Danish far-right extremist plans to use Swedish citizenship for new provocative demos

Rasmus Paludan, the leader of an extremist far-right party in Denmark, says he plans to travel to Sweden to carry out demonstrations after authorities confirmed he was a citizen of the country.

Danish far-right extremist plans to use Swedish citizenship for new provocative demos
Rasmus Paludan, leader of the extremist far-right party Stram Kurs. Photo: Mads Claus Rasmussen/Ritzau Scanpix

The leader of the Stram Kurs (Hard Line) party, who has a criminal conviction in Denmark for inciting racial hatred, was previously banned from entering Sweden for two years. But that ban would be rendered invalid by his now-confirmed Swedish citizenship.

Paludan came to prominence in Denmark through his anti-Islam demonstrations in areas with sizeable minority ethnic communities. The main feature of the demonstrations is burning and desecration of the Quran.

Muslims believe the Quran to be the direct word of God and intentionally destroying one is therefore seen as an extremely sacrilegious act.

Far-right activist Paludan espouses vehemently anti-Islam rhetoric and wants to ban Islam in Denmark — in breach of the constitution — and deport swathes of non-ethnic Danes from the country.

In August, a group of activists linked to the Stram Kurs party posted a video of themselves burning a copy of the Quran in Malmö.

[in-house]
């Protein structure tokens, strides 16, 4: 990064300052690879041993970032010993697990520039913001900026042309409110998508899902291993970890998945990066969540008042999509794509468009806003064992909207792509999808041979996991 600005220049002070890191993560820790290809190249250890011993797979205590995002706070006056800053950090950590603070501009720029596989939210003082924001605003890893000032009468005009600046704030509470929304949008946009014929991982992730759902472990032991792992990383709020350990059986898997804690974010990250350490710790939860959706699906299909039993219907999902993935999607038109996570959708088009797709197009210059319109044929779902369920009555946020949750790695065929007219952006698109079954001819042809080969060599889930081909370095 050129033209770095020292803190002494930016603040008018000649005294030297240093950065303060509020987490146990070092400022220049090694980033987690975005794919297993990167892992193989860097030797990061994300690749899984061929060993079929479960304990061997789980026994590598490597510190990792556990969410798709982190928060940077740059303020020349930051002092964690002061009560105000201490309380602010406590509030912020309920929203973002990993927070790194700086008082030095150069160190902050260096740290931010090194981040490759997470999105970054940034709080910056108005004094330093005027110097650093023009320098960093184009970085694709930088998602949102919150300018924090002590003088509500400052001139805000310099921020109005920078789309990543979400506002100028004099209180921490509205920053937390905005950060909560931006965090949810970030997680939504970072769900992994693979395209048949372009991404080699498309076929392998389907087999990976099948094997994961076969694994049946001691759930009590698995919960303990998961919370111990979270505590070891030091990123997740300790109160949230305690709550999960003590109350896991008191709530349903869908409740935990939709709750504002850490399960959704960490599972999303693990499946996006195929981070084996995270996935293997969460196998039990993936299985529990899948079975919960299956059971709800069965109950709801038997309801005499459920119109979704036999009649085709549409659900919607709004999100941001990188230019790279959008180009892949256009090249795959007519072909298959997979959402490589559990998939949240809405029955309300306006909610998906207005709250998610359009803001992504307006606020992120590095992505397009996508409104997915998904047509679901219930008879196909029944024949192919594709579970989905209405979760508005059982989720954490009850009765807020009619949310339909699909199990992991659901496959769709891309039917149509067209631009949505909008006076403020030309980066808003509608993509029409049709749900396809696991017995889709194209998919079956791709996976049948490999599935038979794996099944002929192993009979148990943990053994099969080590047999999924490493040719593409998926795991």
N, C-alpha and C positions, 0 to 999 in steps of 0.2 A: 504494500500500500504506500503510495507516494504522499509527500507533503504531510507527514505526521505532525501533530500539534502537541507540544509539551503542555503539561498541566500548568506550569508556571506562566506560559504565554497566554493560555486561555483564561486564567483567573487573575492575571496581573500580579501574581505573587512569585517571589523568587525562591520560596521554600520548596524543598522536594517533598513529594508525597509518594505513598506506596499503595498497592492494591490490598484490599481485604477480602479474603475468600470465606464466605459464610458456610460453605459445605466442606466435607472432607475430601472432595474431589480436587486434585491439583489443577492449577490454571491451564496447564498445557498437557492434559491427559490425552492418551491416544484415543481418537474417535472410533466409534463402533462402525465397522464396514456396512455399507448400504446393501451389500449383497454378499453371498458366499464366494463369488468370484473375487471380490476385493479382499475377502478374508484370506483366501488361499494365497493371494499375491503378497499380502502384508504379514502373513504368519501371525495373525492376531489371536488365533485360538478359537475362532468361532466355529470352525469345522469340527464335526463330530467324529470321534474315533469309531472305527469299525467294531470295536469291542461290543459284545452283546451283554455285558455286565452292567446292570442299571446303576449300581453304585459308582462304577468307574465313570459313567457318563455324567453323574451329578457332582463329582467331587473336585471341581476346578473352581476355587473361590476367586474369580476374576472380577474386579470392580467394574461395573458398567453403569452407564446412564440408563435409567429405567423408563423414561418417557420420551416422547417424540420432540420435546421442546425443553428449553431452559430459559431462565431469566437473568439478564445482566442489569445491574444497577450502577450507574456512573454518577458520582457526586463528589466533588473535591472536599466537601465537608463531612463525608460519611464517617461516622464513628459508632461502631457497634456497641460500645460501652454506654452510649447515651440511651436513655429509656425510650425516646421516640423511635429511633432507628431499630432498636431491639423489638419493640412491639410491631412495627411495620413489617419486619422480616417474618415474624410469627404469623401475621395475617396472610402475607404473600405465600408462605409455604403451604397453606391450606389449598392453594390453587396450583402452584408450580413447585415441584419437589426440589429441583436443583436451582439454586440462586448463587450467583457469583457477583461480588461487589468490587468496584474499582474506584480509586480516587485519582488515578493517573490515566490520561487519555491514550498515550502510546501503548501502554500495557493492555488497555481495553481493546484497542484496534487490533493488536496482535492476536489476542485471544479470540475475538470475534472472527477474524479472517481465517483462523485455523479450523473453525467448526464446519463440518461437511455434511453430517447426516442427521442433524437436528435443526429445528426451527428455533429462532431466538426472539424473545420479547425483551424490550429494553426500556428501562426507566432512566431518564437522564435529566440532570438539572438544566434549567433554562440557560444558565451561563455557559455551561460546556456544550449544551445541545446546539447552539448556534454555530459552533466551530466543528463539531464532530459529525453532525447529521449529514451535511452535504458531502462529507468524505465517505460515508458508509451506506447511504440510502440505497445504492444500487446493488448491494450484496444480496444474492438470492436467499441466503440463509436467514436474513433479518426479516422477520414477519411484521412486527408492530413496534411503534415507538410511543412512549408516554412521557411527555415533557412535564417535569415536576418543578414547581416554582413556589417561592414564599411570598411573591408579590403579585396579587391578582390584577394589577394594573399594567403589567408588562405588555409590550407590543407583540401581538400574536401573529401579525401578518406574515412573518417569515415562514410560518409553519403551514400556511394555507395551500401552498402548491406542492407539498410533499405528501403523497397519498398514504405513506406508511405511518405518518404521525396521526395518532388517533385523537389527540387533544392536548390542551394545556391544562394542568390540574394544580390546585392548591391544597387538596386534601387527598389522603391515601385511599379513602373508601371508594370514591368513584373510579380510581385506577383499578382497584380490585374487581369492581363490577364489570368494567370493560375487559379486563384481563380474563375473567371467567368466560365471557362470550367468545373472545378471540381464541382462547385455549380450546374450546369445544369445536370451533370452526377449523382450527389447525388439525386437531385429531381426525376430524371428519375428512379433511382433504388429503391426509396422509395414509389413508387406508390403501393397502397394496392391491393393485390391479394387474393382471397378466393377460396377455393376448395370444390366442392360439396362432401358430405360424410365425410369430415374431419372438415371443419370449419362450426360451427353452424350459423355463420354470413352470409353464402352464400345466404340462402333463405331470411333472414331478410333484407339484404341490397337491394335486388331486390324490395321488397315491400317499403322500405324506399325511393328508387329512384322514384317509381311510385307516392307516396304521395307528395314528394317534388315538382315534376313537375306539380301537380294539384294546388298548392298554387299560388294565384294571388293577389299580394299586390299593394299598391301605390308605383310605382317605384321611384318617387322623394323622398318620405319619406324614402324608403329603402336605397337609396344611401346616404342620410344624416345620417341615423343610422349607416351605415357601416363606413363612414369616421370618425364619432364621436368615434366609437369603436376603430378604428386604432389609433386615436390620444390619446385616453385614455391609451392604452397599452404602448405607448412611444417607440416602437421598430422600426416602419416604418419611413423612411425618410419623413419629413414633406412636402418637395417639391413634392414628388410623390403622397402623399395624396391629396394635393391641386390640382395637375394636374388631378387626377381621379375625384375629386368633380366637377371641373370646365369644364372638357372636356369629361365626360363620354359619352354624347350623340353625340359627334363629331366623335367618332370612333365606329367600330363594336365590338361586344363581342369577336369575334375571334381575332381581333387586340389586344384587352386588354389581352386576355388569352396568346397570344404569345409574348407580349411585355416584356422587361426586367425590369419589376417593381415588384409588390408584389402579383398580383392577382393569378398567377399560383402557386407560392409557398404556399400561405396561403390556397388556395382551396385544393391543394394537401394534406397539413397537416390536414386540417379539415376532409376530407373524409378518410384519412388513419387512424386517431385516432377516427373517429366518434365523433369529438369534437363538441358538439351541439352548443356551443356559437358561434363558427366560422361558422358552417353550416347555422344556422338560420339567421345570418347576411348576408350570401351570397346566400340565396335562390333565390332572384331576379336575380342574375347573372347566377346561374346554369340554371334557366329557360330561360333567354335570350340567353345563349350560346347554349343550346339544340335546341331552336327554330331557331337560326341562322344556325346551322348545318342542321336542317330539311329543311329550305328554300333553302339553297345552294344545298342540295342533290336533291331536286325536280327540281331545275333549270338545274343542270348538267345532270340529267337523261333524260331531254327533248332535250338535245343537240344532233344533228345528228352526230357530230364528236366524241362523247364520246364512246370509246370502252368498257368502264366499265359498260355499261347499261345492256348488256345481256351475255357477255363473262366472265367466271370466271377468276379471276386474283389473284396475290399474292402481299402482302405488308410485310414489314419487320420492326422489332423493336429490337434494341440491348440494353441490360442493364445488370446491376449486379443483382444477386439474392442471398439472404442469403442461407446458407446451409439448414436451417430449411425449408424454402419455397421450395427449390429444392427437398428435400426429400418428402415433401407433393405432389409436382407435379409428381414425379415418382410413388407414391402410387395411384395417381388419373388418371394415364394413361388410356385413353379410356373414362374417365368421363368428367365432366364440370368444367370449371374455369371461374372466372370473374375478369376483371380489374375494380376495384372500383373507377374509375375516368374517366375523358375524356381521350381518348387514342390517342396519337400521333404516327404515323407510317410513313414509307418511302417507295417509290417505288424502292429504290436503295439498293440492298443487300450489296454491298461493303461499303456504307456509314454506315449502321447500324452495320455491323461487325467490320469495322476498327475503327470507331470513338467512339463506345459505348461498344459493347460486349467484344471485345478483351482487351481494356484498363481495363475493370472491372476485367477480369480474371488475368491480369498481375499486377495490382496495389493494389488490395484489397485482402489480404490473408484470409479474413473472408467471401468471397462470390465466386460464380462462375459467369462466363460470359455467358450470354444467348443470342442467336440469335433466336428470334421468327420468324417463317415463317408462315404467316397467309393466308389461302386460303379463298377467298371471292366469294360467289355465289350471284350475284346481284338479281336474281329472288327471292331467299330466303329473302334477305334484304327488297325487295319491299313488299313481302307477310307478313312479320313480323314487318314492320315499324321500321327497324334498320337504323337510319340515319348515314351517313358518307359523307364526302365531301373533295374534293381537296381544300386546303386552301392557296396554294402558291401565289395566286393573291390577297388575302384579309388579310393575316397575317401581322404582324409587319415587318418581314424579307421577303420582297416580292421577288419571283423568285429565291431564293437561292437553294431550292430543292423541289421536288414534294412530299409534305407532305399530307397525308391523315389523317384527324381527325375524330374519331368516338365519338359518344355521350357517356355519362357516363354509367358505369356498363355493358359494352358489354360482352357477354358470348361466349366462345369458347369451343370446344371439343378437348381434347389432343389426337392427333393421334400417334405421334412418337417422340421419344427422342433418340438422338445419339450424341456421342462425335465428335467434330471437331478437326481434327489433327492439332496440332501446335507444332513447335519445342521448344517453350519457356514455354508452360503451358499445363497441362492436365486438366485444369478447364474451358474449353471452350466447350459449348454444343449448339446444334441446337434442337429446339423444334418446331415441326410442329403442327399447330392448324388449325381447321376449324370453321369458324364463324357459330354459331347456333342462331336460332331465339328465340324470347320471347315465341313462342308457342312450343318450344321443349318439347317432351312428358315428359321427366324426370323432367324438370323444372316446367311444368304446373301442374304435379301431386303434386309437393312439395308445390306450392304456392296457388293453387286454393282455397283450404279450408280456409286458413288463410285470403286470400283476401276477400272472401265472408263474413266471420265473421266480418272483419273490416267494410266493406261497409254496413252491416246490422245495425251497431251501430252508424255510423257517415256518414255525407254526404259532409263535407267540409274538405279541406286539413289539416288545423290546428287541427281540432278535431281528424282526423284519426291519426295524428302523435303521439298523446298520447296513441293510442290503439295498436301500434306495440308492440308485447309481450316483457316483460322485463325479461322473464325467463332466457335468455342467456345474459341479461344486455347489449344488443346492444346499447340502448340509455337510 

Around a dozen rioters were subsequently arrested, as were as a number of people involved in far-right rally where a Quran was kicked around on the ground on the city’s Stortorget square. Six people at Stortorget were seized by police on suspicion of agitation against ethnic groups.

Police had earlier stopped Paludan himself on the border and banned him from entering Sweden for two years on the basis that there was a risk he would break the law while the country.


But Swedish immigration authority Migrationsverket has now recognised he is in fact a citizen of the country due to the nationality of one of his parents, Danish newswire Ritzau reports. That would enable him to freely enter Sweden.

“I hope that we can carry out activities in Sweden later this year,” Paludan told Ritzau.

“It was not difficult to become a Swedish citizen due to the fact that I haven’t done anything at all. I apparently became one when my parents married in 1989,” he said.

Swedish newspaper Sydsvenskan has also confirmed the report, publishing a copy of the Migrationsverket confirmation on its website.

It should be noted that the Swedish immigration agency has confirmed that Paludan was already a citizen of the country, not granted him citizenship.

He took the opportunity to make a discriminatory remark in comments given to Ritzau.

“The Swedish constitution states that no citizen may be denied entry. I will probably need to get a Swedish passport before I try to get in. If there happens to be an Arabic person in police uniform who doesn’t know what the rules are, it will probably help to have a Swedish passport,” he said.

Paludan has claimed that Swedish immigration policy is a threat to Denmark and therefore justifies his activism in the country. He also argued that by demonstrating in Sweden, he will persuade Danish voters to elect his party.

“We think more Danes will vote for us when they see it,” he said.

He told Ritzau that he would sue Sweden for having previously denied him entry, given he was a citizen of the country when it happened.

“The Swedish government breached the constitution,” he said.